Many clients want to cram a bunch of functionality in one place on their website, just for the sake of doing it. Or they want a Call To Action section that includes a form, a newsletter sign up, a phone number, a “Contact” button, and text. This is where we come in with our knowledge of Hick’s Law to say that the less stimuli around a decision, the better. Crazy graphics and animated elements are cool, but not when they get in the way of a user making the decision to choose your business over another.
There are a few exceptions to Hick’s Law, however. If your user has made a decision before seeing extra functionality or stimuli, then you don’t need to worry about it getting in their way. Also, when it comes to super complex decision making (i.e. there’s a lot of reading or research involved to make a decision, it becomes more difficult to apply Hick’s Law.
5. Miller’s Law
“The average person can only keep 7 (plus or minus 2) items in their working memory.”
Unless your last name is Cheech, Chong, or Fichman, researchers like Harvard University’s George Miller say you can hold onto 7, plus or minus 2, items in your working memory.
Let me give you a number… 8162987018. Read it from left to right, close your eyes, and try to recite it back. You probably can’t, can you? Now let me put it this way:
It’s easier, right? You might not have memorized Lifted Logic’s phone number yet, but it certainly is easier on your brain when laid out this way.
You’ve been using Miller’s Law most of your life, you just didn’t realize it! Whether it’s phone numbers, bank card numbers, or even the dashboard of apps we use every day, Miller’s Law helps your brain process the complex world around it.
A less pretty word for applying this law is chunking. If you’re going to present a lot of items to a person, you need to make sure it’s only as much as they can reasonably keep in their short-term memory or that the items are easily chunked, or grouped.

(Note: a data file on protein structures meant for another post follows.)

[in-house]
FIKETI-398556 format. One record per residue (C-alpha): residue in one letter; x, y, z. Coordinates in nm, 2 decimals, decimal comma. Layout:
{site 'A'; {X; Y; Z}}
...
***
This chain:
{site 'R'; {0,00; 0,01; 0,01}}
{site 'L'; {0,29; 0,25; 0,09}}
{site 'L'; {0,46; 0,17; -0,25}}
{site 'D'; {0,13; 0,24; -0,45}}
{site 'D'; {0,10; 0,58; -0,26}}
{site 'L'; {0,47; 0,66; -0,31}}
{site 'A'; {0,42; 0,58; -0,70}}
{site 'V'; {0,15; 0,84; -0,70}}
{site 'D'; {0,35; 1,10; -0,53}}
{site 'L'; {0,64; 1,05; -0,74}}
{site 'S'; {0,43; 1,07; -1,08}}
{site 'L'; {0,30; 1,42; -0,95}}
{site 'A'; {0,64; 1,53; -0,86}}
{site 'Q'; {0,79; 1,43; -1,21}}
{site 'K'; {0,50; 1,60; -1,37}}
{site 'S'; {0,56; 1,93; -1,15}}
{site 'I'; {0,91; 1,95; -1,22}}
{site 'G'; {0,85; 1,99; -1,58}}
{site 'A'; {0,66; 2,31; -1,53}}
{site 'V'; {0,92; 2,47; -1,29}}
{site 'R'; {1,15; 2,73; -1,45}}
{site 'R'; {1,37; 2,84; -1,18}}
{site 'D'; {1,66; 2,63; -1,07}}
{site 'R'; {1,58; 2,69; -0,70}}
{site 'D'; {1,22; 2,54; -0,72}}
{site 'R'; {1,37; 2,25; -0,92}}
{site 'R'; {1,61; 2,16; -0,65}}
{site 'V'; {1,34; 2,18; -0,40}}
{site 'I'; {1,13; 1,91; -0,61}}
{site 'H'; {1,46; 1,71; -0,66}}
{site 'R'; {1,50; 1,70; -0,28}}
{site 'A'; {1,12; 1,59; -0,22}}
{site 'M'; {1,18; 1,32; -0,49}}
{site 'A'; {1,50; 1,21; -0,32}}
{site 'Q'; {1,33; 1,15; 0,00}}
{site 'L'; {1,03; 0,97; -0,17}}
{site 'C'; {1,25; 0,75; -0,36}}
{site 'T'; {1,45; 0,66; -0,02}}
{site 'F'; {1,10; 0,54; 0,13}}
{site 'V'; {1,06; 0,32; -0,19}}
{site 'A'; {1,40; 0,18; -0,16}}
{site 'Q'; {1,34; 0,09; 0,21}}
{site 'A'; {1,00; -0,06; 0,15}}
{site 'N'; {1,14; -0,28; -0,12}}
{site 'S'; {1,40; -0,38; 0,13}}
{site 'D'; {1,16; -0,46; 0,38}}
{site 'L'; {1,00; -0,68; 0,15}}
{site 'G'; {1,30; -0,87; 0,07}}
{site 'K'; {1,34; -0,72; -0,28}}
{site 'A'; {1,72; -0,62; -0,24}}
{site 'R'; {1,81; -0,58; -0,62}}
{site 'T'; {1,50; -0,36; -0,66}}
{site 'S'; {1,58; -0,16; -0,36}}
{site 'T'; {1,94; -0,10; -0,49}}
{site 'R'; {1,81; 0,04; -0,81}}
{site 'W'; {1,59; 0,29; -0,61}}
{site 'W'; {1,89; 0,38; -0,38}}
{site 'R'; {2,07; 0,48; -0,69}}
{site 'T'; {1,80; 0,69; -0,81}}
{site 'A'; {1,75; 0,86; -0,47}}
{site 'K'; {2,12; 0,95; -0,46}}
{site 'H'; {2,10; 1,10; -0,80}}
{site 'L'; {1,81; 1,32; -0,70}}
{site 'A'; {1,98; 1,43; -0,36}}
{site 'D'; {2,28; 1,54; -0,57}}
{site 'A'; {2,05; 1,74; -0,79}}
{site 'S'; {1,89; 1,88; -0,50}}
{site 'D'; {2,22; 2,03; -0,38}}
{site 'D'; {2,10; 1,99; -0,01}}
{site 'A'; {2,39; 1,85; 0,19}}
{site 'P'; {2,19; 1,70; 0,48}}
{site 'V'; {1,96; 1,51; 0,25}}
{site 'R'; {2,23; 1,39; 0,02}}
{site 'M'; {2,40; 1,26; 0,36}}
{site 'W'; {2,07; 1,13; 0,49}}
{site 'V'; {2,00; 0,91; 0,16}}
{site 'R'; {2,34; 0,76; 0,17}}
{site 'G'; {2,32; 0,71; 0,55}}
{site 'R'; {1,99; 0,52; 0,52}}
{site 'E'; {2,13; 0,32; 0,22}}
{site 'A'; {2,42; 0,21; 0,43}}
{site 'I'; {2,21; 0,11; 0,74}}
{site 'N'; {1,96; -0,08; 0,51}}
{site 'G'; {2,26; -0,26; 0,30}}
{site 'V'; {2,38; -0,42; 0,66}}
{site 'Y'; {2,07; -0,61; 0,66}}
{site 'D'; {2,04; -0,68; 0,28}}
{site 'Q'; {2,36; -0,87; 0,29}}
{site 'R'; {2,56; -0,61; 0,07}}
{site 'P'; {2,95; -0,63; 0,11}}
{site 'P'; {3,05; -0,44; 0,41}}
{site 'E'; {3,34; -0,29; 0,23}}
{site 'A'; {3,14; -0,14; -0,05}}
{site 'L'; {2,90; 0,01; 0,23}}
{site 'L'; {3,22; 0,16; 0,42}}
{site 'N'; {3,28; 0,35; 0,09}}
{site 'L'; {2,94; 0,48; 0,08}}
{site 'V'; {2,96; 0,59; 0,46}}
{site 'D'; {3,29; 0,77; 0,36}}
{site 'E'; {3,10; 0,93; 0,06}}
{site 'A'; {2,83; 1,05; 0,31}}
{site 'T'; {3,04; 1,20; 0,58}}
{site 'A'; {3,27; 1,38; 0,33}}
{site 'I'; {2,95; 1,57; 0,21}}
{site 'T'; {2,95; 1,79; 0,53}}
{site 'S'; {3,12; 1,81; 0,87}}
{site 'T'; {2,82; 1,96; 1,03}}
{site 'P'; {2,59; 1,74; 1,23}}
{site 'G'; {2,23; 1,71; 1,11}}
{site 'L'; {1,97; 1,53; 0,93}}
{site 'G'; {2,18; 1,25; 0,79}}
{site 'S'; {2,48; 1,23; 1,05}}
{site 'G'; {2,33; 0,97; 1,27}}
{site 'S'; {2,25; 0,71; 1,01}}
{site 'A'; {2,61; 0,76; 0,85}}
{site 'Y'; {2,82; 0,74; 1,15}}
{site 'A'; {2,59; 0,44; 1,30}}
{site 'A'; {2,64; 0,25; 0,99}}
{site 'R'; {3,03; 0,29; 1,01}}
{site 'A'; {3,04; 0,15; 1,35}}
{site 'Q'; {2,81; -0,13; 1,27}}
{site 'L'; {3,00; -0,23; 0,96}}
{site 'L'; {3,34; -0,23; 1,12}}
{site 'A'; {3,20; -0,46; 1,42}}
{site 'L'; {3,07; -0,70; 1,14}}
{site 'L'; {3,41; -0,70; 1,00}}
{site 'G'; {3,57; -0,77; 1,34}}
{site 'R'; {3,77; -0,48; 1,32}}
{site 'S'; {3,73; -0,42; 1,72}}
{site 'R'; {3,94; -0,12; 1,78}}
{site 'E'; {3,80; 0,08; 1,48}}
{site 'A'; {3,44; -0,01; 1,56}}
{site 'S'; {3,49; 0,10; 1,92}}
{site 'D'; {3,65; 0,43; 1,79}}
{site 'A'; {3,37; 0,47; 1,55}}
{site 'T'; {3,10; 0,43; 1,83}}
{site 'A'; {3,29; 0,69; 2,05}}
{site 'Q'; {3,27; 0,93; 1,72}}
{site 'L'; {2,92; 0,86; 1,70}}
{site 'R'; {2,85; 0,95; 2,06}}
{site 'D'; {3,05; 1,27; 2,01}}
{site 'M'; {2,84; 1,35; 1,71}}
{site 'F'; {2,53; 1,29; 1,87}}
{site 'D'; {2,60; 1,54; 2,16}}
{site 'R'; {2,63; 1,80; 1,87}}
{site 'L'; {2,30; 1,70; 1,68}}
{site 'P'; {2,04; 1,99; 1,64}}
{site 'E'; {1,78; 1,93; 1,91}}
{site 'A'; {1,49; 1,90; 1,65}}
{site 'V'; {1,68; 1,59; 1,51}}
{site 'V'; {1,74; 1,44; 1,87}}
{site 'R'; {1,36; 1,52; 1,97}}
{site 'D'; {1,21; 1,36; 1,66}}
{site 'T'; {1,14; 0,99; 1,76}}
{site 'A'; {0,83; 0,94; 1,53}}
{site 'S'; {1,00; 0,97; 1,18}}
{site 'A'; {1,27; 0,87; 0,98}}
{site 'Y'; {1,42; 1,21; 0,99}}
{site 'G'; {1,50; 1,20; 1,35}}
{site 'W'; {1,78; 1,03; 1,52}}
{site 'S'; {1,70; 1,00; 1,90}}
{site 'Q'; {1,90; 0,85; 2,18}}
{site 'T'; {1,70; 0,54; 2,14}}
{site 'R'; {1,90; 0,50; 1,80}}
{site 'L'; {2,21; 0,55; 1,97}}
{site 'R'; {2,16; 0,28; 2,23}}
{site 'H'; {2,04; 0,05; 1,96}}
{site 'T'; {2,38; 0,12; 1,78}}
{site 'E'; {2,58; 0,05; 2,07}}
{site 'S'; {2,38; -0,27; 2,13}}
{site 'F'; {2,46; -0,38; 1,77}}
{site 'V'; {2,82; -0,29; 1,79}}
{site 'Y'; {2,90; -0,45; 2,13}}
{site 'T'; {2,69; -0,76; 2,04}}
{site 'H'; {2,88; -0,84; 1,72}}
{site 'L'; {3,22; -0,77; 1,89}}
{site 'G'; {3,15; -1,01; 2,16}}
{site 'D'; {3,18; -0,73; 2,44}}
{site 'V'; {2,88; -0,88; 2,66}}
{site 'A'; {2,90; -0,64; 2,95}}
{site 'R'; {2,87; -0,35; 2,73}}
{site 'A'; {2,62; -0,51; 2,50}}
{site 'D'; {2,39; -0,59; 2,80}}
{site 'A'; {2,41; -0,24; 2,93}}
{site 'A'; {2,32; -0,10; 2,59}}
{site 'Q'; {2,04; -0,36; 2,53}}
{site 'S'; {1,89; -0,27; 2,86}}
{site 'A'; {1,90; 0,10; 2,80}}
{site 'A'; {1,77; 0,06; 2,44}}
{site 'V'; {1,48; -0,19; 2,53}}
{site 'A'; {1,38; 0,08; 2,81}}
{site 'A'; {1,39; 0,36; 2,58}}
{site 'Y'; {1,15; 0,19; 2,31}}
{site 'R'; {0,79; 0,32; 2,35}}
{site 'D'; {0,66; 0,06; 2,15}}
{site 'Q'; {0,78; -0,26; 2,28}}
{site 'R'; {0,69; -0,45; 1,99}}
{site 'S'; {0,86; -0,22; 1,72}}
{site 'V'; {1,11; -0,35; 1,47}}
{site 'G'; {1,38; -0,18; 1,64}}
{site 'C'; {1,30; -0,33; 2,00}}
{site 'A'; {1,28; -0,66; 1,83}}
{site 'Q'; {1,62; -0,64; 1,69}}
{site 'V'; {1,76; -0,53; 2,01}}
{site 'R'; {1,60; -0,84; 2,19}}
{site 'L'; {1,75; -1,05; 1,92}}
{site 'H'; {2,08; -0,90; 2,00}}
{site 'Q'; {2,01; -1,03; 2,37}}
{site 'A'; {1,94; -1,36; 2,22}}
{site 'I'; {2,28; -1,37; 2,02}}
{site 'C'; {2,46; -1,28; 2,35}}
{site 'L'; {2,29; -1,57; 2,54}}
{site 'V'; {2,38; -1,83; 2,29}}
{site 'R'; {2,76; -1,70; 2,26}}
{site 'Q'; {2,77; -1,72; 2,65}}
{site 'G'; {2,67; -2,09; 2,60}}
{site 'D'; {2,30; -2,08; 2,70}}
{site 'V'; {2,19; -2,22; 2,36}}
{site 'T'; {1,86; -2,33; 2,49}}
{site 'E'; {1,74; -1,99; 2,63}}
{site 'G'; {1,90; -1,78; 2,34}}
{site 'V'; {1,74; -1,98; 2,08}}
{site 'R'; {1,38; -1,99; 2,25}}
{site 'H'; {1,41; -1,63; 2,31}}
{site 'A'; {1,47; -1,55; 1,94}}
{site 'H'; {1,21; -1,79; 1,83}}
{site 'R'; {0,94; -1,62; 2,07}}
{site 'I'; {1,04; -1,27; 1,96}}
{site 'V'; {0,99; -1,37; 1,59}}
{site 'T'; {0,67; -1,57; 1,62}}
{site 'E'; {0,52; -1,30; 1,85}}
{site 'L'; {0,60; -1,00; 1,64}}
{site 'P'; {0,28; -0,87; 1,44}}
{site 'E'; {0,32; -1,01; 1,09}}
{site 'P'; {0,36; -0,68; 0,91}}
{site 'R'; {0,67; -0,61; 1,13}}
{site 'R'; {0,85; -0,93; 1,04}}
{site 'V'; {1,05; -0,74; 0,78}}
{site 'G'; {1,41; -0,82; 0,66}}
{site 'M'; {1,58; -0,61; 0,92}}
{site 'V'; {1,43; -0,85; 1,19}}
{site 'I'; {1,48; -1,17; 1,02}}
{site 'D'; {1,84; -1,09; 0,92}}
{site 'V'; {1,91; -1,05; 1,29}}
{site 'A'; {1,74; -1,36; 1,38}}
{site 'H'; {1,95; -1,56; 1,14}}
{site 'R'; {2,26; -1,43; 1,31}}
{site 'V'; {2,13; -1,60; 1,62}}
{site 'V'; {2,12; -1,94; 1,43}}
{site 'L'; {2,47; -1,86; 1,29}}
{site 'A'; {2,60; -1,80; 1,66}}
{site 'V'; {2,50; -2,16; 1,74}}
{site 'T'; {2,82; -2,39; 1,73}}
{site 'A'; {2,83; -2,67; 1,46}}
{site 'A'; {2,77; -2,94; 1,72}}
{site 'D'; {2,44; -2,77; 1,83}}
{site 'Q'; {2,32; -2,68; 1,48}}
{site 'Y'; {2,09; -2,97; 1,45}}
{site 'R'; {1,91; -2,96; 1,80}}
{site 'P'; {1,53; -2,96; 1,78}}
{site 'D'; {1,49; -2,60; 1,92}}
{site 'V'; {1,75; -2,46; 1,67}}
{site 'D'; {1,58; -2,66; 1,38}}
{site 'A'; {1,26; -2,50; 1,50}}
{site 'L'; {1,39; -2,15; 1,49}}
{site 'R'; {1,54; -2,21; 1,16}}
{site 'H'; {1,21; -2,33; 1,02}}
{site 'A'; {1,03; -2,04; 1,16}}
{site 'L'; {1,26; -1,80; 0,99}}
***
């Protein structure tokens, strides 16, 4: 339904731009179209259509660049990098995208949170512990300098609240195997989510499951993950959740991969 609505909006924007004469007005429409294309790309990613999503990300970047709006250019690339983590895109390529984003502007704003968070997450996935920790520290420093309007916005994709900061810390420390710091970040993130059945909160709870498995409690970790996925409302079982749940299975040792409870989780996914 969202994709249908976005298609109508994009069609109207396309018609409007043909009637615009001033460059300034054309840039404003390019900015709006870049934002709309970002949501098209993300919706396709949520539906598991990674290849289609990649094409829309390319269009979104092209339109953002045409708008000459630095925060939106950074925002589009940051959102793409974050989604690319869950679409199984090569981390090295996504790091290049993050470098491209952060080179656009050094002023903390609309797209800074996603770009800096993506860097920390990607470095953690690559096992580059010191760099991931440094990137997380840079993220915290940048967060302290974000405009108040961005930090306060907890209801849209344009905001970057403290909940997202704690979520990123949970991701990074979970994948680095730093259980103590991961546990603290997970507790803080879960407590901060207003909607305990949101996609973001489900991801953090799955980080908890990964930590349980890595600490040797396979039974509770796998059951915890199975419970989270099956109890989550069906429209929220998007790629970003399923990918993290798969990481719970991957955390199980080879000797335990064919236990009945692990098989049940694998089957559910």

Our brains naturally want to cluster and chunk complex information or concepts for increased comprehension and improved long-term memory of the items, and your design should lean into that.
Don’t give your users too many options, group information in chunks, and to be safe, don’t rely on the short term memory of your users!
6. Tesler’s Law or The Law of Conservation of Complexity
“Every application must have an inherent amount of irreducible complexity.”
The previous 5 UX laws I’ve discussed are heuristic, or “hands on” methods of learning—they are mostly common sense. Tesler’s Law, AKA the law of conservation of complexity is a design principle instead, and it’s a little more difficult to grasp.
In high school, we all learned about the law of conservation of energy that says the total energy of an isolated system remains constant, it cannot be created nor destroyed. Instead, energy transforms from one form to another.
With this law in mind, Larry Tesler, who worked at Apple on the MacApp object-oriented framework, realized that how a user interacts with an application is just as important as the application itself.